Last week the Huffington Post ran a story that ties archaeology, religion, and monsters together in a package too neat for some researchers. Digging in a sixteenth-century grave for plague victims (something that strikes me as being so foolhardy as to be religious) archaeologists found a corpse with a brick in its mouth. The preliminary conclusion? Sixteenth-century Italian plague-weary society was attempting to stop a vampire. The find has, of course, been disputed. Other archaeologists, the story notes, claim that a loose brick could have fallen into the cadaver’s agape mouth just making it resemble the little-known technique of stopping a vampire by bricking its mouth open. This story, written with Huffington Post’s usual pluck, raised an issue I quite often encountered as a doctoral student in ancient Near Eastern religions: anomalies are generally categorized as religious.
When my wife first pointed this story out to me I thought I might learn something of vampire lore—itself inherently religious—from the sixteenth century. The fact is, however, that artifacts (including people) under the ground accumulate a lot more than dirt. Mystery attends the lives of yesteryear, and the further back we go in time the less we understand. It was a standing joke among those of us in the textually-based field of religious studies that any artifact for which no function could be discerned would most certainly be labeled “religious” by archaeologists. When no logic attends an action, call it religious. This might be a motto for academics and their approach to the study of religion. There are some who claim religious studies is not a proper field of inquiry at all. Excuse me, but where are you intending to fly that plane?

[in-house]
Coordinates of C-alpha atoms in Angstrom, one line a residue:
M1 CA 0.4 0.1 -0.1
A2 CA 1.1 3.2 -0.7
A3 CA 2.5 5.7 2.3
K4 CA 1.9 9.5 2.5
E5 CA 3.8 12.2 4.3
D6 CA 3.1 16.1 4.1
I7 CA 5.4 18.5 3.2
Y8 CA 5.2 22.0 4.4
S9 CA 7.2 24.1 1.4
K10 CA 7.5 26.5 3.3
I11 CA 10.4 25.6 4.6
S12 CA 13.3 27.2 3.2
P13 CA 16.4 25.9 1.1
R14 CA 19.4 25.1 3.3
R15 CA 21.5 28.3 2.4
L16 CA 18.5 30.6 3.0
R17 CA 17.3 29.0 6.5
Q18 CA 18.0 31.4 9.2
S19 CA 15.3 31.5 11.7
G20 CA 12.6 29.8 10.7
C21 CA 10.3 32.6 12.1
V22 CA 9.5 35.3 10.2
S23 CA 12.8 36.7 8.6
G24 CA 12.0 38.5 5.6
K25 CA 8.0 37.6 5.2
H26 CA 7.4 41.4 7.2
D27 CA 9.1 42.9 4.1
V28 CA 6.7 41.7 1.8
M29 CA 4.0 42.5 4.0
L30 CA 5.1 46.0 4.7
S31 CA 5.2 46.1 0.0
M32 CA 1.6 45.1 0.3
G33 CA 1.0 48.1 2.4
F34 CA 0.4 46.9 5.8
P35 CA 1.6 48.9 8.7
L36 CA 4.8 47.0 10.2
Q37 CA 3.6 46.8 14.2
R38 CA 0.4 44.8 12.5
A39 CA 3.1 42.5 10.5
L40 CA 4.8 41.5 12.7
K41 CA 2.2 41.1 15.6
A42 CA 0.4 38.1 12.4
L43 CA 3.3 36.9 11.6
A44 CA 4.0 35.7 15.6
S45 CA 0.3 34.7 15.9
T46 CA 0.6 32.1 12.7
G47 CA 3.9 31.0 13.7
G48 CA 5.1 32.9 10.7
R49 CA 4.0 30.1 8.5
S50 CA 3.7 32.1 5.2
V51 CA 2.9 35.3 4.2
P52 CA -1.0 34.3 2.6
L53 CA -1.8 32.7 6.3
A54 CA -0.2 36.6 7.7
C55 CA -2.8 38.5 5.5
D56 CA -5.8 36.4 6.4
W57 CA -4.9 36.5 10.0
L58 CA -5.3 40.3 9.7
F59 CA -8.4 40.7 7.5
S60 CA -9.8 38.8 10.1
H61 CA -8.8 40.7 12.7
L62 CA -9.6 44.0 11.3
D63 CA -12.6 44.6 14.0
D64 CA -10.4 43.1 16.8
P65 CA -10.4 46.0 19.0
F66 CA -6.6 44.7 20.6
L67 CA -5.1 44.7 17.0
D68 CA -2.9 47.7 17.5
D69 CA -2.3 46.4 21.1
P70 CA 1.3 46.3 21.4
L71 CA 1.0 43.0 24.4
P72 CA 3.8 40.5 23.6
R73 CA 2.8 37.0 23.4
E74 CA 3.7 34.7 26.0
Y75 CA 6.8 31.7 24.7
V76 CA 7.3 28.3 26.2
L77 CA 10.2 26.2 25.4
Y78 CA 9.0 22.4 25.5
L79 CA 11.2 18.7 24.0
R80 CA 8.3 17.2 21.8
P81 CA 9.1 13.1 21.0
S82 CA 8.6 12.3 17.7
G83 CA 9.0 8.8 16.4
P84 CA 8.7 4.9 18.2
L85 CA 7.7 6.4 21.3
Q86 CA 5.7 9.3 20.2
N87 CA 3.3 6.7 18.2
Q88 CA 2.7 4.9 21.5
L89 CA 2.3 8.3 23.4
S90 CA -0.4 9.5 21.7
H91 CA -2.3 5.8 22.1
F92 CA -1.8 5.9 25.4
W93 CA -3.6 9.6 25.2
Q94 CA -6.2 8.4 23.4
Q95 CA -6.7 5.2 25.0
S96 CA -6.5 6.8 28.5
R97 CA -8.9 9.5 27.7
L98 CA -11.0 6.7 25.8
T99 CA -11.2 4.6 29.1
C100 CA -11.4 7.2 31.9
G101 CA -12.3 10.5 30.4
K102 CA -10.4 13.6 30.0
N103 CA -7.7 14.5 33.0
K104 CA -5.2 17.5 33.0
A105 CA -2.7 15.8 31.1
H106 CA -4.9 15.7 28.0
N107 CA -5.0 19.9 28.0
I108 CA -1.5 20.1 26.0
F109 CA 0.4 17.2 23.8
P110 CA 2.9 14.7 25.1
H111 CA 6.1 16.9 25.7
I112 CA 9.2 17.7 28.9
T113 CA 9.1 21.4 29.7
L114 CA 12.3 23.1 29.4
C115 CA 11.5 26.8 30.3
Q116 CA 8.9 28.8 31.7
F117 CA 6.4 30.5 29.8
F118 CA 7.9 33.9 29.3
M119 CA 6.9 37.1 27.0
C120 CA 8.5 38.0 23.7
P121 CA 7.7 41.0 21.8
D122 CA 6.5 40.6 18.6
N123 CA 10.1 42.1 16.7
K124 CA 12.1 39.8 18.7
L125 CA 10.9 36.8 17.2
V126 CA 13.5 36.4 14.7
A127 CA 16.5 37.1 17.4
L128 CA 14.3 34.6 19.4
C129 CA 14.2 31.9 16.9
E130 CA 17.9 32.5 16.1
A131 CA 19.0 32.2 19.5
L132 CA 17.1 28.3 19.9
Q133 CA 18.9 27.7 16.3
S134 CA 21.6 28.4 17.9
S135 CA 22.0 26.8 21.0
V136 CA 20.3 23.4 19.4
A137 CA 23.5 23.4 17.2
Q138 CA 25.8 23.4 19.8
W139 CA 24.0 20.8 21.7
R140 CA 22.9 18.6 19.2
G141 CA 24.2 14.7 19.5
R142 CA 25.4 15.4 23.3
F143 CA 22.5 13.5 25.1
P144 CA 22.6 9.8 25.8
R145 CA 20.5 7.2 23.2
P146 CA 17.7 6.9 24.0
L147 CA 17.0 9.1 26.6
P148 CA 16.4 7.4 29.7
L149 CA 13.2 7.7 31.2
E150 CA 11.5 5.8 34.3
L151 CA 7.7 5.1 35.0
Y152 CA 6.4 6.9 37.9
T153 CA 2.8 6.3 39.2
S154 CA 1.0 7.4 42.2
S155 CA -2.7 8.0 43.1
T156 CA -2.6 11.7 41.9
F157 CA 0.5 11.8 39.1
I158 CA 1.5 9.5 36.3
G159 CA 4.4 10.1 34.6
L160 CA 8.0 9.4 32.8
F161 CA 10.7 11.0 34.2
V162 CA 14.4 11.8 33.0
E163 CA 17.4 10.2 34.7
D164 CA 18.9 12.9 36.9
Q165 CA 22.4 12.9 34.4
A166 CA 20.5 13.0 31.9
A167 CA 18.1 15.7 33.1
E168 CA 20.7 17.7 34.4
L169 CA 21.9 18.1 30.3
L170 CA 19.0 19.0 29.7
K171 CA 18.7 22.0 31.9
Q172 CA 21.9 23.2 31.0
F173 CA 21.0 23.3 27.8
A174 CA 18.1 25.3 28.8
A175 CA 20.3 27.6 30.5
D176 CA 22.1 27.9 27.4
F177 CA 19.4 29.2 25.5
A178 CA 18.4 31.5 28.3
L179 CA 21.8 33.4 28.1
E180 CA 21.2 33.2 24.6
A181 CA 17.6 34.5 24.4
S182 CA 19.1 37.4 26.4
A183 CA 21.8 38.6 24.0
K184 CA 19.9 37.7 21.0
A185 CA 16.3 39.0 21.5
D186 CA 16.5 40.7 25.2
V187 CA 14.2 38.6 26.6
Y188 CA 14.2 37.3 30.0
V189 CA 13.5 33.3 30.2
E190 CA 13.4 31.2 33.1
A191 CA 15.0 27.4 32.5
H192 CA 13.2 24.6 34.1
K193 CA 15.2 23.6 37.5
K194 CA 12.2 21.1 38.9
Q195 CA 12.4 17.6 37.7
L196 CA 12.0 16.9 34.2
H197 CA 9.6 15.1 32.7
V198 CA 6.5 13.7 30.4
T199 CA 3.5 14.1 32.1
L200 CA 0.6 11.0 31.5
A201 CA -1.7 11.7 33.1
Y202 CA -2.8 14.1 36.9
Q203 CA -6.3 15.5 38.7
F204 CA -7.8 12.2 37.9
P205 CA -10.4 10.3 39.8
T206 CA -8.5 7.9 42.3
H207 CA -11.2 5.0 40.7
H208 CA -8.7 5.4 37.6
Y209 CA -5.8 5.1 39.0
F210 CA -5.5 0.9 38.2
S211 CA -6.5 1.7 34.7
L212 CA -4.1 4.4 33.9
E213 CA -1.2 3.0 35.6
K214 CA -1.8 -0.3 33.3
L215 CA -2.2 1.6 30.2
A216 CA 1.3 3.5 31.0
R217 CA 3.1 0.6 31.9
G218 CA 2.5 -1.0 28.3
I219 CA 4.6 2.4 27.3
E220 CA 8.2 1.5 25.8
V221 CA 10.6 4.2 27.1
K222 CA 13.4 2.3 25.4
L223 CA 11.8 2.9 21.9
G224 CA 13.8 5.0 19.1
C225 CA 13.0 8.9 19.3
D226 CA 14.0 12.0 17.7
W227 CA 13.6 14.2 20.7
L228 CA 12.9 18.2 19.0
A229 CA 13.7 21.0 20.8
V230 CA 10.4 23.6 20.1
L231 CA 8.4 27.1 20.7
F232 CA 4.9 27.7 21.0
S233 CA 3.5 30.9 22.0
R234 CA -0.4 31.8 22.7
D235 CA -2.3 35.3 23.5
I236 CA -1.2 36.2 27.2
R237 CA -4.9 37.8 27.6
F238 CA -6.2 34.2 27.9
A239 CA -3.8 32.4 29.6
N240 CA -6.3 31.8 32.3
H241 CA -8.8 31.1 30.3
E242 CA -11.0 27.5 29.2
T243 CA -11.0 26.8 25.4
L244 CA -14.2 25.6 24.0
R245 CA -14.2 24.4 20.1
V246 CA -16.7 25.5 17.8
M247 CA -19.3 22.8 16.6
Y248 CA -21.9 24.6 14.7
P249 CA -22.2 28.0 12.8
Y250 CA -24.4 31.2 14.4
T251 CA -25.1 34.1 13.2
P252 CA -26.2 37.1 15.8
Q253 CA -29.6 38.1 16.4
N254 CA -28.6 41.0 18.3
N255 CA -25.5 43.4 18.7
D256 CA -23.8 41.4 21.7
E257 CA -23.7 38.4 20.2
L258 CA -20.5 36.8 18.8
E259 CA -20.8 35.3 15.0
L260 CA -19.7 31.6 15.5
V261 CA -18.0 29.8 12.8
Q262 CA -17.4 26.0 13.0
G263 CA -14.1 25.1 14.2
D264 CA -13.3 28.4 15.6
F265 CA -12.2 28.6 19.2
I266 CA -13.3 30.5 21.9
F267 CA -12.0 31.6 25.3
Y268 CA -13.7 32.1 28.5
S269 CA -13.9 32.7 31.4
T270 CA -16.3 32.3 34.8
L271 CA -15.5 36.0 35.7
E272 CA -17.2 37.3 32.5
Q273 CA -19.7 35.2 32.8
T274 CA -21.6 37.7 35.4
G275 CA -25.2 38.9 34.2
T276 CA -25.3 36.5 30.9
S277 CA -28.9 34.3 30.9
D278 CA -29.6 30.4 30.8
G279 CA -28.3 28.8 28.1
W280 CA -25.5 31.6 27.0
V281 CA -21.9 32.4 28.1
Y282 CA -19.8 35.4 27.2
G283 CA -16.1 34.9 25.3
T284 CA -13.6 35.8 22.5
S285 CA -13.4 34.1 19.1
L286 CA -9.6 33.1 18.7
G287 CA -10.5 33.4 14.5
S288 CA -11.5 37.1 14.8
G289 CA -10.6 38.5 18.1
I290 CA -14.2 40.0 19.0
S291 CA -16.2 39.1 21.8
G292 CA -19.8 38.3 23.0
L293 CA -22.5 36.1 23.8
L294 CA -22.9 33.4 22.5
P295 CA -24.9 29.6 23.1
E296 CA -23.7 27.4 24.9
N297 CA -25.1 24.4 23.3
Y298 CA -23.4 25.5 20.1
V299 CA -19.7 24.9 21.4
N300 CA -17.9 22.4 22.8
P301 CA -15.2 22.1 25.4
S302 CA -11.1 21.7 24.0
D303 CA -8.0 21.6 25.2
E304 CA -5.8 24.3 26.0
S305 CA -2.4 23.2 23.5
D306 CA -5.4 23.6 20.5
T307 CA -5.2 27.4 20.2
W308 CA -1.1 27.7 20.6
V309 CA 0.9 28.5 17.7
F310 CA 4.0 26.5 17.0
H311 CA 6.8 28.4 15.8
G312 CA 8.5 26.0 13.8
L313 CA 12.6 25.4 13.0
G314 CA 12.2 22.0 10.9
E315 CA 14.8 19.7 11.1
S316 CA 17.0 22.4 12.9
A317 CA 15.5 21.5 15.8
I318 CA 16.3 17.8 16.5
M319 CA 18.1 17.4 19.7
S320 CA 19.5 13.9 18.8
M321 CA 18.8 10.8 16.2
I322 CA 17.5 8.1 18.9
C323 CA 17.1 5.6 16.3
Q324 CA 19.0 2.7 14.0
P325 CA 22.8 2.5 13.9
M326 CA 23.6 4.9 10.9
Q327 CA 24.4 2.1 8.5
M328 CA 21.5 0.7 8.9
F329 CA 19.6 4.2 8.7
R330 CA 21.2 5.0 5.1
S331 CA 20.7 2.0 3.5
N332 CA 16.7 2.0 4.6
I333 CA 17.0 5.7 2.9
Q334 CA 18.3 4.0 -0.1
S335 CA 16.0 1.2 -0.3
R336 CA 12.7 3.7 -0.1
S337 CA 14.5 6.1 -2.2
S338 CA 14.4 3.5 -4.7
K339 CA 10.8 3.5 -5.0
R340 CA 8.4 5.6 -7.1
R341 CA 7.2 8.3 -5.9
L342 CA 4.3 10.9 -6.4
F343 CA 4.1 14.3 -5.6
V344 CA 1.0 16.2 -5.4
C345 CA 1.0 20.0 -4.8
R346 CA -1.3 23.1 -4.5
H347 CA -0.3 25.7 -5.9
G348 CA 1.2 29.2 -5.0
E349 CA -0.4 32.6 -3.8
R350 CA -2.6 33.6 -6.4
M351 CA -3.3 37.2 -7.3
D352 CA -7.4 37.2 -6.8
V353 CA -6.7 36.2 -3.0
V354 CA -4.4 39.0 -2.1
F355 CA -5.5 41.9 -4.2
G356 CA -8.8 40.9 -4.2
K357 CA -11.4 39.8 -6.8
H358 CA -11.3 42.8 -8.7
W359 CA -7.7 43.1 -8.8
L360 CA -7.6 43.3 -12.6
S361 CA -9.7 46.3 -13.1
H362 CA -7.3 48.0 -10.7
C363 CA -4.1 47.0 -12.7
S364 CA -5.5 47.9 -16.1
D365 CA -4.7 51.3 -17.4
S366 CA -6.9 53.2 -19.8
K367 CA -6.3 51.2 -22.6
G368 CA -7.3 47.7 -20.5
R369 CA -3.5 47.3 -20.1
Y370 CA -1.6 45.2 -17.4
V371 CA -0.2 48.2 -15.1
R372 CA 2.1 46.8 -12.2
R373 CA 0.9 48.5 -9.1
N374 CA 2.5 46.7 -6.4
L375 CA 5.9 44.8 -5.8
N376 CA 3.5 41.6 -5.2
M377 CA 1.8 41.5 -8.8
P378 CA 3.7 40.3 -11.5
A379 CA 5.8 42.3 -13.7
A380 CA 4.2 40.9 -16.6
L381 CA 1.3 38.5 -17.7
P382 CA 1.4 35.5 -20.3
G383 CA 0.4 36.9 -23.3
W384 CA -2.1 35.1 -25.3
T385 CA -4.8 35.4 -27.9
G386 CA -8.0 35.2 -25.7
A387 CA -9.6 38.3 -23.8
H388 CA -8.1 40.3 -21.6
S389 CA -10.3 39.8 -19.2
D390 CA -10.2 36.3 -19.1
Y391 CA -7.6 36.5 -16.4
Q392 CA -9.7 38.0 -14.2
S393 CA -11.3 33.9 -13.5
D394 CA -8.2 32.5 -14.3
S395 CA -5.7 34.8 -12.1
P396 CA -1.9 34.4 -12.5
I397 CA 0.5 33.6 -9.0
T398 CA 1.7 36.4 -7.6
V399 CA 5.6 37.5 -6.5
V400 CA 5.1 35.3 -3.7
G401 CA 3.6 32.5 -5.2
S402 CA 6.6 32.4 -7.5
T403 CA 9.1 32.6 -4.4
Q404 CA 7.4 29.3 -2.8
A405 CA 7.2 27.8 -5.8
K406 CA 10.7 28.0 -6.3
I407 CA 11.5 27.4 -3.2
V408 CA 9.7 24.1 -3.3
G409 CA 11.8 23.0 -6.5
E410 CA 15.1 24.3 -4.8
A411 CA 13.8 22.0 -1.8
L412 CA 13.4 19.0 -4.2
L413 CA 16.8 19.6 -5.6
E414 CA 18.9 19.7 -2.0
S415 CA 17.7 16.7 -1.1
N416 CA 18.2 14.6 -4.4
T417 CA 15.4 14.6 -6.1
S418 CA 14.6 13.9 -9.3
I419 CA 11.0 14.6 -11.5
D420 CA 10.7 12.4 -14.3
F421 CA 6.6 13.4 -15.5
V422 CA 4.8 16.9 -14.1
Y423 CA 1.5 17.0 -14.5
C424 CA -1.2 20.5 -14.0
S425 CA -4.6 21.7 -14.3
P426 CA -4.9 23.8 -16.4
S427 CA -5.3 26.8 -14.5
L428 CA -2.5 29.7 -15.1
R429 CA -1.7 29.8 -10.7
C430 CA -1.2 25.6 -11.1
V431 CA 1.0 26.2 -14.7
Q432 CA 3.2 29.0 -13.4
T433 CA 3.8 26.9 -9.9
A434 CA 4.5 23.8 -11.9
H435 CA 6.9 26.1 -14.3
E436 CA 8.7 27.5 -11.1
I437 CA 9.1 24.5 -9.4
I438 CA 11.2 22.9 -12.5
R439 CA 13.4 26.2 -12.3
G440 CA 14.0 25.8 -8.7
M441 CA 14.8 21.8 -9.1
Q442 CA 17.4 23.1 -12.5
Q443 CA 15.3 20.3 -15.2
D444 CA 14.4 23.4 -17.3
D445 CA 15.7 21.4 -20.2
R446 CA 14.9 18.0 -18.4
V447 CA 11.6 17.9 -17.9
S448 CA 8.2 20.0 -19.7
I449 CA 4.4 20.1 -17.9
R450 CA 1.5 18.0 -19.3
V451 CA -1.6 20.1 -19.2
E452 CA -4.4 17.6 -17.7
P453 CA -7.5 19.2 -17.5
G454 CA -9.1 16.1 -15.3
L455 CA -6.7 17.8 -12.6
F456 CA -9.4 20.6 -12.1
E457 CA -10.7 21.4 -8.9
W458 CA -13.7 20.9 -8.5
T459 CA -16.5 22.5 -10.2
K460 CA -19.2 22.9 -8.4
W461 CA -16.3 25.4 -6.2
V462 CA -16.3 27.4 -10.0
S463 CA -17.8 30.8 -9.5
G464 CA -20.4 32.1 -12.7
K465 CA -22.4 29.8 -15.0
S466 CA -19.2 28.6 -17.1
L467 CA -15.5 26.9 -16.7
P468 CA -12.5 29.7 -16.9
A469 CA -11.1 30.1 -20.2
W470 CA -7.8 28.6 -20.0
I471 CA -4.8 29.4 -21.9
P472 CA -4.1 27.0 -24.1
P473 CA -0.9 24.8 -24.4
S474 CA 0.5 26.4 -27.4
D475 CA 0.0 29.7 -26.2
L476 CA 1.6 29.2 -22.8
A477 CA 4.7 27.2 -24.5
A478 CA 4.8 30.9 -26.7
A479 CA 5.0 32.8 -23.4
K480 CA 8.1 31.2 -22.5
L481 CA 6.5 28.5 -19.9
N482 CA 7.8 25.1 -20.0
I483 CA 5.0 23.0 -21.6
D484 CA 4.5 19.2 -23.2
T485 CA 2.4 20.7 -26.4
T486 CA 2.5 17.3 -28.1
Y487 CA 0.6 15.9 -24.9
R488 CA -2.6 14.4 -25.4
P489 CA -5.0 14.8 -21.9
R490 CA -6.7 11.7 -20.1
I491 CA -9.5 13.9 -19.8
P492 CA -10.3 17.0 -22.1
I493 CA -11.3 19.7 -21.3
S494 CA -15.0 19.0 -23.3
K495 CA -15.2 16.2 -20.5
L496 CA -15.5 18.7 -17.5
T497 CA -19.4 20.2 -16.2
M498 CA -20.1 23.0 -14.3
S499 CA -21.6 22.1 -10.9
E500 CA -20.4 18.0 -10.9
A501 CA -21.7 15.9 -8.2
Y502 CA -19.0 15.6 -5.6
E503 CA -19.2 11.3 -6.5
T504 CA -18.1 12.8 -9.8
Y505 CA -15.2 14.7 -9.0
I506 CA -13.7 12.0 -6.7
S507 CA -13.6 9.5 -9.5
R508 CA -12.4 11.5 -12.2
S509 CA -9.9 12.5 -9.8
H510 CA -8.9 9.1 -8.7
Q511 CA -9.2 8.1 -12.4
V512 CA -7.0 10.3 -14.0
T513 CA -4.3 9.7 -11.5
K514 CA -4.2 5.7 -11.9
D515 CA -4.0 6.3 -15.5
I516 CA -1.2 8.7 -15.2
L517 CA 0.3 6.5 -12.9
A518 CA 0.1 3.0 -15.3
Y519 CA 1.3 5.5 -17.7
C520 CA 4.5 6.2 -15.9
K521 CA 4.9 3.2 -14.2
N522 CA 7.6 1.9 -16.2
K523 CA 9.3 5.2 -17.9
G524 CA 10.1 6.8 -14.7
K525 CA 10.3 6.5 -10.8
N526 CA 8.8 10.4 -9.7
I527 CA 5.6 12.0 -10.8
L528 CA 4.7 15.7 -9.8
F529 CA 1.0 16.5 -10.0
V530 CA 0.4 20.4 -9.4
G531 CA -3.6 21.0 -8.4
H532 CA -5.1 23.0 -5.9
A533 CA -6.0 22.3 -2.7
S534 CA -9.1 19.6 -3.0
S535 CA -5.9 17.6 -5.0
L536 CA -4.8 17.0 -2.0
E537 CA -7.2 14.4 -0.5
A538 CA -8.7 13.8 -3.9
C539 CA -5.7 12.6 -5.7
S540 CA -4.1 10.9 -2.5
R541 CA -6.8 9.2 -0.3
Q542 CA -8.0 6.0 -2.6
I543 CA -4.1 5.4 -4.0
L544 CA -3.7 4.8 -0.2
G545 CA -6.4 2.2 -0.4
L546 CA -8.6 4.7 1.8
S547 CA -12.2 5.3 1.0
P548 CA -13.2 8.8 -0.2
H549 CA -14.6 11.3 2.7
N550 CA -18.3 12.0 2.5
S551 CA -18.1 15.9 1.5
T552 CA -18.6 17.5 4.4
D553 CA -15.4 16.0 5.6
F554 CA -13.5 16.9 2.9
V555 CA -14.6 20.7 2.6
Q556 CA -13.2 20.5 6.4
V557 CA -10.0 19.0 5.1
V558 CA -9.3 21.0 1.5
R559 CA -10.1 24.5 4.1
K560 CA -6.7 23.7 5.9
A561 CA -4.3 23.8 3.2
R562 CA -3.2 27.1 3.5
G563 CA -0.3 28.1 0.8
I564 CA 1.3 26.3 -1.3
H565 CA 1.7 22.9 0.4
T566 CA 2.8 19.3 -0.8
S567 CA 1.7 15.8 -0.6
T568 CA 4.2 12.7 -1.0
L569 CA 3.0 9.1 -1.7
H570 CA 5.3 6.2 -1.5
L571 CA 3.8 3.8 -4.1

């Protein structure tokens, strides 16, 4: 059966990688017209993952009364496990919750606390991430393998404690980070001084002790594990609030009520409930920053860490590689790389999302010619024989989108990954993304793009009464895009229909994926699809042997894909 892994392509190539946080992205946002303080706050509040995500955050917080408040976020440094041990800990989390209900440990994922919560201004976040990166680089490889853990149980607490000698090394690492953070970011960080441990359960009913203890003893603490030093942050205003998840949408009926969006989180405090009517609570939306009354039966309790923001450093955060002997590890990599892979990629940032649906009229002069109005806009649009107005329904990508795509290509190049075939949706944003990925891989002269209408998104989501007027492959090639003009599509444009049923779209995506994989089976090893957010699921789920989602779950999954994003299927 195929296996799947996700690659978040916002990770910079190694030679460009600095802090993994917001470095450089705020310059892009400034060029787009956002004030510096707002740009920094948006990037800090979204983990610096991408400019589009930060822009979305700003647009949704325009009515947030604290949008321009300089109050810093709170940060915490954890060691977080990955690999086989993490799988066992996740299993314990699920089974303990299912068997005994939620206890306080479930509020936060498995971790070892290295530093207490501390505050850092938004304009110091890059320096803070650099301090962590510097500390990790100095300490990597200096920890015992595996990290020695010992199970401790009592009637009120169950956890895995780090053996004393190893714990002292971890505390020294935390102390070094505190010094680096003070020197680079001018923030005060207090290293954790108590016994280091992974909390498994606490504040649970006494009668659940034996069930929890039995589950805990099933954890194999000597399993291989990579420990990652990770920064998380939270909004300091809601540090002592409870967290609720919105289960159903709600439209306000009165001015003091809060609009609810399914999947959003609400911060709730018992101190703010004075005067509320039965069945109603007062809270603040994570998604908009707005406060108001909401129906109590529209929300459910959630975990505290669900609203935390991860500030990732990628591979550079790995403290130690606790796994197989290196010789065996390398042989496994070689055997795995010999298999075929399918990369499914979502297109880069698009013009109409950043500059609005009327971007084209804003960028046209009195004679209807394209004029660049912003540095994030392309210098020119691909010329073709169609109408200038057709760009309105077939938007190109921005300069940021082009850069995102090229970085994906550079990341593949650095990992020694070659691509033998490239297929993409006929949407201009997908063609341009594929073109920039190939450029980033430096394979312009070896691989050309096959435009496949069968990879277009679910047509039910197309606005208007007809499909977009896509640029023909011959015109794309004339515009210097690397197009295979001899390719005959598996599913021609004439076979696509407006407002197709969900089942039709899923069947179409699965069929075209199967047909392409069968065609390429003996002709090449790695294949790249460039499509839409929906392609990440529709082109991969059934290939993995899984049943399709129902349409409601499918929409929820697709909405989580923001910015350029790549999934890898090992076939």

Vampire scares (whether or not that’s what was found in Italy) do, however, follow their own logic. Although early scientists may have made connections implicating rodents (and their fleas) as carriers of plague, the average citizen would have only seen the supernatural dimension. Morbidity on the scale of the Black Death is almost inconceivable and as Europe suffered through periodic outbreaks of plague it seemed that a good God couldn’t be behind it all. Evil creatures, such as vampires, get God off the hook. They are a device of theodicy. “Theodicy” is the jargon for the theological justification of God in a world full of suffering. When God’s goodness effaces to such a point that people grow frightened, well, isn’t it just easier to say a vampire is behind it all? The conclusion that logic draws is quite different. Nevertheless, I think I’ll be replacing the garlic on my nightstand with a brick. What will the archaeologists of the future say?